By: Sara Sciarrino, MS, OTR/L

Bilateral coordination, also referred to as bilateral integration, refers to the ability to use both sides of the body at the same time in a controlled and organized way. This skill is important for all different activities of our everyday lives, such as walking and running, zippering a jacket, going up and down stairs, and using two-handed tools, like scissors.

If your child struggles with tasks that require using two hands or two feet together, consider these five fun activities for the summer:

Hopscotch

Nothing says summer like sidewalk chalk. Have your child draw a hopscotch pattern on the driveway or sidewalk. Encourage them to switch between jumping on one foot to two feet to get across the path. For an extra challenge, have them clap their hands in between each jump.

bilateral coordination

Bubbles

Blow bubbles outside and have your child reach up to pop them with both hands. For even more fun, have your child do crab kicks to pop the bubbles. This can be done by having them place their hands and feet flat on the ground with their stomach towards the sky and then kick one leg up at a time.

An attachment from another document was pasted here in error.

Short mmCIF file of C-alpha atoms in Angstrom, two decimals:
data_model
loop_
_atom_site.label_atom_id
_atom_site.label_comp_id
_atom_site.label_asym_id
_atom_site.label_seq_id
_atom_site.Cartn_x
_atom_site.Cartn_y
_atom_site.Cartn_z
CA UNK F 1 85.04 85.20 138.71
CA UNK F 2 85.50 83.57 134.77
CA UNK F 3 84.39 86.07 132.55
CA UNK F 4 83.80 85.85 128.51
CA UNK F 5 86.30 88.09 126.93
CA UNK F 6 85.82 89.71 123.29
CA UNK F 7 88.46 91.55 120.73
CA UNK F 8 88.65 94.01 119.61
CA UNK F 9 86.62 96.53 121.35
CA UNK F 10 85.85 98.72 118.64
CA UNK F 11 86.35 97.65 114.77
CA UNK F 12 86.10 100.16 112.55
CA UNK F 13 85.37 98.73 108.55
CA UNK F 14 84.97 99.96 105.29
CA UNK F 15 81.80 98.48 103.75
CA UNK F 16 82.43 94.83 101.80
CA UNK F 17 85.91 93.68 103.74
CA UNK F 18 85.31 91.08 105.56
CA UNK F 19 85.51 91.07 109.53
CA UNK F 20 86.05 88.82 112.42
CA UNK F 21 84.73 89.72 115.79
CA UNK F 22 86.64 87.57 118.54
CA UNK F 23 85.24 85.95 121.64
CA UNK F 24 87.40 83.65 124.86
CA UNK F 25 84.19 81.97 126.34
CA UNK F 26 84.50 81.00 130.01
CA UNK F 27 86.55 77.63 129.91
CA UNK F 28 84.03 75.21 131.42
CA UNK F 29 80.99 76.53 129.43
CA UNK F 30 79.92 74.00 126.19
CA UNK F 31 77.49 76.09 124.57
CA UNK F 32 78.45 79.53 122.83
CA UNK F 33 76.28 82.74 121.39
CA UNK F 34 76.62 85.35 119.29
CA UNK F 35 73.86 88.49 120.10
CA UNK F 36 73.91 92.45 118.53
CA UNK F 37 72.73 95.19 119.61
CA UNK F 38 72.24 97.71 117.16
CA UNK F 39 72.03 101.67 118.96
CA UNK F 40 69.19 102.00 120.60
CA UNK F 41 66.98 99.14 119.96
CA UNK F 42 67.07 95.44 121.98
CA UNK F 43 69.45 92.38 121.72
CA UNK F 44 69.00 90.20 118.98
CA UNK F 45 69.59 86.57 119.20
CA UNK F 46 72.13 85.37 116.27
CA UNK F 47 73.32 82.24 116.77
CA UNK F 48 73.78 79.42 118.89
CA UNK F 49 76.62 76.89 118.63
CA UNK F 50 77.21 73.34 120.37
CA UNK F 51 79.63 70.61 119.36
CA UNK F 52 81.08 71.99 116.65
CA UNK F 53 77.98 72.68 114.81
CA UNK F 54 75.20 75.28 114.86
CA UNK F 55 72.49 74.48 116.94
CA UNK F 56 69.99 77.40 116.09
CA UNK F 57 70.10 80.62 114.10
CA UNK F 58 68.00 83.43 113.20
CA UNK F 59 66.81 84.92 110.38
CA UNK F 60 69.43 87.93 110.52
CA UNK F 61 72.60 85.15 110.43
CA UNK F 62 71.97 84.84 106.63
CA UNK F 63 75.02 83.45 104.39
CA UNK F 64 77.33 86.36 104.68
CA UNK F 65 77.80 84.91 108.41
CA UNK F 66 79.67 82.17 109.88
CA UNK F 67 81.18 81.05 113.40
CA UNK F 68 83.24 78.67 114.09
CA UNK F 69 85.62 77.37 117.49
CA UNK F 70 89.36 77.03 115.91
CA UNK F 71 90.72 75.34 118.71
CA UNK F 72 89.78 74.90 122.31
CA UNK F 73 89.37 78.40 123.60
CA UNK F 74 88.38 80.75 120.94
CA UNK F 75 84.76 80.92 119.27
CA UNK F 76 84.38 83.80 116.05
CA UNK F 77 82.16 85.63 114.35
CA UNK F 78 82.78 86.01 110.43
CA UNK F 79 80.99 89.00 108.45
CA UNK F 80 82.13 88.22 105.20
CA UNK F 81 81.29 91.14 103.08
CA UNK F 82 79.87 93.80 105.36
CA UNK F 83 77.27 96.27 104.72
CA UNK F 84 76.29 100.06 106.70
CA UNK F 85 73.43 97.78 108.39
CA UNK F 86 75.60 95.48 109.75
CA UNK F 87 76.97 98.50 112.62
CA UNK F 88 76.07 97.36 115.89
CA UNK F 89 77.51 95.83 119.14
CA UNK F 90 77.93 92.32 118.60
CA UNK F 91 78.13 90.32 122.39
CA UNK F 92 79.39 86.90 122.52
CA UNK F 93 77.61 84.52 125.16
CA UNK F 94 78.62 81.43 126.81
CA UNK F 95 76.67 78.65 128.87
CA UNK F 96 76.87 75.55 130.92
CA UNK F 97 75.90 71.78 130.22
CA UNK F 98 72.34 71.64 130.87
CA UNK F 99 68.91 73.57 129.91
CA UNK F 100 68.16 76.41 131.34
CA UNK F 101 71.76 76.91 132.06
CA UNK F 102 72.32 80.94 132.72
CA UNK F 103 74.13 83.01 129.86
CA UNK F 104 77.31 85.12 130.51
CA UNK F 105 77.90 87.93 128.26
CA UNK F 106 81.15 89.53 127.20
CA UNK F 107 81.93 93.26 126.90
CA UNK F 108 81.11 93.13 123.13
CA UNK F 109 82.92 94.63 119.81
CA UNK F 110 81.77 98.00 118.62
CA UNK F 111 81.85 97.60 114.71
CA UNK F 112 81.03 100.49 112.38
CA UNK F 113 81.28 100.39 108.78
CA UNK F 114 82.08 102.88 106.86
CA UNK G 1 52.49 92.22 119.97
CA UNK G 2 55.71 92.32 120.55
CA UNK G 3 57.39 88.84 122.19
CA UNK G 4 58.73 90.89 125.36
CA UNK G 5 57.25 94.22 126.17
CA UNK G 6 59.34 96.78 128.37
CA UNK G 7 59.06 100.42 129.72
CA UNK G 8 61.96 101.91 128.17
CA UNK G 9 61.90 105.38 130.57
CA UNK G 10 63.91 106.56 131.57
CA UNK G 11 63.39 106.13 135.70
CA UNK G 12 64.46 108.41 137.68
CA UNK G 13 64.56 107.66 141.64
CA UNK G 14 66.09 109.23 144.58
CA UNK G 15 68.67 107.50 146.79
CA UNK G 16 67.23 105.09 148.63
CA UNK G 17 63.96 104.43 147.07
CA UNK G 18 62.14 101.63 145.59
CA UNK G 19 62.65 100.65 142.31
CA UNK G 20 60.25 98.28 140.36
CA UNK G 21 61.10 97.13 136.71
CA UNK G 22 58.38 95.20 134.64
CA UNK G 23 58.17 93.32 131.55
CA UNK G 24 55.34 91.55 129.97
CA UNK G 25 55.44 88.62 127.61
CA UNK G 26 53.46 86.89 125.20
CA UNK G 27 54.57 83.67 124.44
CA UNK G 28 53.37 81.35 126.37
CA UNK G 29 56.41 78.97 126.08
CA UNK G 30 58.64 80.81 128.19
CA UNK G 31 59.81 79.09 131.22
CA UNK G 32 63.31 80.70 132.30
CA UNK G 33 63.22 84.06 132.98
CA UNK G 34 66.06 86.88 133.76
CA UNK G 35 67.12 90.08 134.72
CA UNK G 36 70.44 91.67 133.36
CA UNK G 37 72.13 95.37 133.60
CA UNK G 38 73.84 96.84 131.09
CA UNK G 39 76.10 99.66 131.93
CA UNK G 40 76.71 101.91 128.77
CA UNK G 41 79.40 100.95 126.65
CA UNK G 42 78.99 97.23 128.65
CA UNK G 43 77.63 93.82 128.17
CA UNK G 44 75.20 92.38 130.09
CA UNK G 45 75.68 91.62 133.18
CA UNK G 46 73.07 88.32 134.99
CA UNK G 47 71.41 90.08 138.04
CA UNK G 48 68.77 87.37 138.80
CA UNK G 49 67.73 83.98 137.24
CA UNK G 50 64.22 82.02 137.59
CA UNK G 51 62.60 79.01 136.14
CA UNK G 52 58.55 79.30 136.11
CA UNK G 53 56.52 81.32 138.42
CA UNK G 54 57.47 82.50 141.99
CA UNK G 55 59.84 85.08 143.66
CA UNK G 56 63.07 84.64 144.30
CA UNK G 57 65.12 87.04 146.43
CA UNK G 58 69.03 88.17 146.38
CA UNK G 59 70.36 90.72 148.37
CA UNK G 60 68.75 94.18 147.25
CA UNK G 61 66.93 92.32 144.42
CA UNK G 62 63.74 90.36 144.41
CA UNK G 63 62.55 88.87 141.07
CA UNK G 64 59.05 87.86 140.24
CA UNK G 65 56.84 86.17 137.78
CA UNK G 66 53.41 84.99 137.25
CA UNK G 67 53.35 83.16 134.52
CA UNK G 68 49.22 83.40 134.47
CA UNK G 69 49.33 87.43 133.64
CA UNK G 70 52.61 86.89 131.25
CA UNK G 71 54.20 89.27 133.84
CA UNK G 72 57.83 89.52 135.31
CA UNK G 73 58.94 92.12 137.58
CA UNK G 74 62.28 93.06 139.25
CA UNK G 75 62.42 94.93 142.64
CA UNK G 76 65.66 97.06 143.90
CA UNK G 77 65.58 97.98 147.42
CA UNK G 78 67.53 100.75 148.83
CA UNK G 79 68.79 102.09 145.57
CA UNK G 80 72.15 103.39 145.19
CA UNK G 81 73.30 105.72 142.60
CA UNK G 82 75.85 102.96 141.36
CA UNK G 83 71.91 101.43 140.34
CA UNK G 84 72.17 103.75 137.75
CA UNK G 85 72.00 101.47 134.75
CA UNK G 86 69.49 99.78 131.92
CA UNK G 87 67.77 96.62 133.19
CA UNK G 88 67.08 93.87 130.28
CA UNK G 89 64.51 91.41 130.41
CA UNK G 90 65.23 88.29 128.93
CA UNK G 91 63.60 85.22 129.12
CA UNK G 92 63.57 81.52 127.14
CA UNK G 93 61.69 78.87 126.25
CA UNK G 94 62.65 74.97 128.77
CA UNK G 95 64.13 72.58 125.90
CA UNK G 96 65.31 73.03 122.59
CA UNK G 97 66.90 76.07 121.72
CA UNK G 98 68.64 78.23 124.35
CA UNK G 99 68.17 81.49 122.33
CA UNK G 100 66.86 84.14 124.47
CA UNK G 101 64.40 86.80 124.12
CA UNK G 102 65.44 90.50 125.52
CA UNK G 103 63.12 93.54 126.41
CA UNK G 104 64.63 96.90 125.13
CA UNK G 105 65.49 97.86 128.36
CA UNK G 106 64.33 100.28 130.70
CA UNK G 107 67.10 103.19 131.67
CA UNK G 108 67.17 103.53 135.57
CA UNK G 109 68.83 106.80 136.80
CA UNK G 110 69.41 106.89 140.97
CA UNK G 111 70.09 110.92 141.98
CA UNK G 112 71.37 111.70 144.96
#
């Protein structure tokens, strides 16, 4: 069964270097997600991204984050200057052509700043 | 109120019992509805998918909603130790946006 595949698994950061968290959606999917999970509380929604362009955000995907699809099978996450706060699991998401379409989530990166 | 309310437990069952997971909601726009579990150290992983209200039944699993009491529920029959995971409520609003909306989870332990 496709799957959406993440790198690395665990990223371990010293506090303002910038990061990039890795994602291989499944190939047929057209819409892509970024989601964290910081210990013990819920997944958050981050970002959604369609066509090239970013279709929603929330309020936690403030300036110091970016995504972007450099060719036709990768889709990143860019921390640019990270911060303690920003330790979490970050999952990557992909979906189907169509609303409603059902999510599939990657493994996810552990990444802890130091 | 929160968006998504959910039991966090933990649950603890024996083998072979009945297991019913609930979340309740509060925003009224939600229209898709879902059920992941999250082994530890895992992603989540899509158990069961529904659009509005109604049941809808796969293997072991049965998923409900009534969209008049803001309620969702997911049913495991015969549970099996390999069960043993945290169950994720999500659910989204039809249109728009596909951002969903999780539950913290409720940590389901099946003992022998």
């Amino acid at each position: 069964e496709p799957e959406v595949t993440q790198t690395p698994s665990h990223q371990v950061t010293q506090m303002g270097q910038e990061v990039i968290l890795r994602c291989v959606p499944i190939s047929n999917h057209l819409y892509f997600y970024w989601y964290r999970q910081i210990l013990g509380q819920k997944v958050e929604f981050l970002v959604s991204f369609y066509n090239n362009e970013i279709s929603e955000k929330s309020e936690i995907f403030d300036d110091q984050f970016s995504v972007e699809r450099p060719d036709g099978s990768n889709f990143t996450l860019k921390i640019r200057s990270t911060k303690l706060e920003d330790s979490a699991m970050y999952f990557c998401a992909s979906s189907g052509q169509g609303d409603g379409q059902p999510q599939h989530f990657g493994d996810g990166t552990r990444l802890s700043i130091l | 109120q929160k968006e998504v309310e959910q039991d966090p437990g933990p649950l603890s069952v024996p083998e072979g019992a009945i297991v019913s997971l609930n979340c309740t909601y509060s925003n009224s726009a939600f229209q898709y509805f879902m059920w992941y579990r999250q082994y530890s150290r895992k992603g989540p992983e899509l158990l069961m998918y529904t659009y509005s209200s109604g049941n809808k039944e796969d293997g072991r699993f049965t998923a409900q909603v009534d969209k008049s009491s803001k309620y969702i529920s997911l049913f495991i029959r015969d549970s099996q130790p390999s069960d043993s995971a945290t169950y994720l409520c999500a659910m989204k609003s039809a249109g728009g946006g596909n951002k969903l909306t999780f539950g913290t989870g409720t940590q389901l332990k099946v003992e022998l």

Wheelbarrow-Walking Relay Races

For a great outdoor game with friends, have one child go on their hands while someone holds their legs up in the air. Instruct the child to then begin walking on their hands, one after the other. This activity can be made easier or harder for a child depending on where the legs are held. To make it easier place your hands closer to the child’s hips. To make it more challenging, place your hands at their ankles.

Swimming

To beat the heat and improve your child’s ability to coordinate both sides of their body at the same time, head to the pool. Swimming is a great and fun way to practice alternating movements of the arms and legs.

bilateral coordination

Water balloons

Throwing and catching a ball is a very common activity that requires bilateral coordination. To increase this skill in a way where dropping the ball is part of the fun, trying catching and throwing a water balloon with two hands.

If you have questions about bilateral coordination or how an occupational therapist can help, we’d love to hear from you. Contact us or leave a comment below.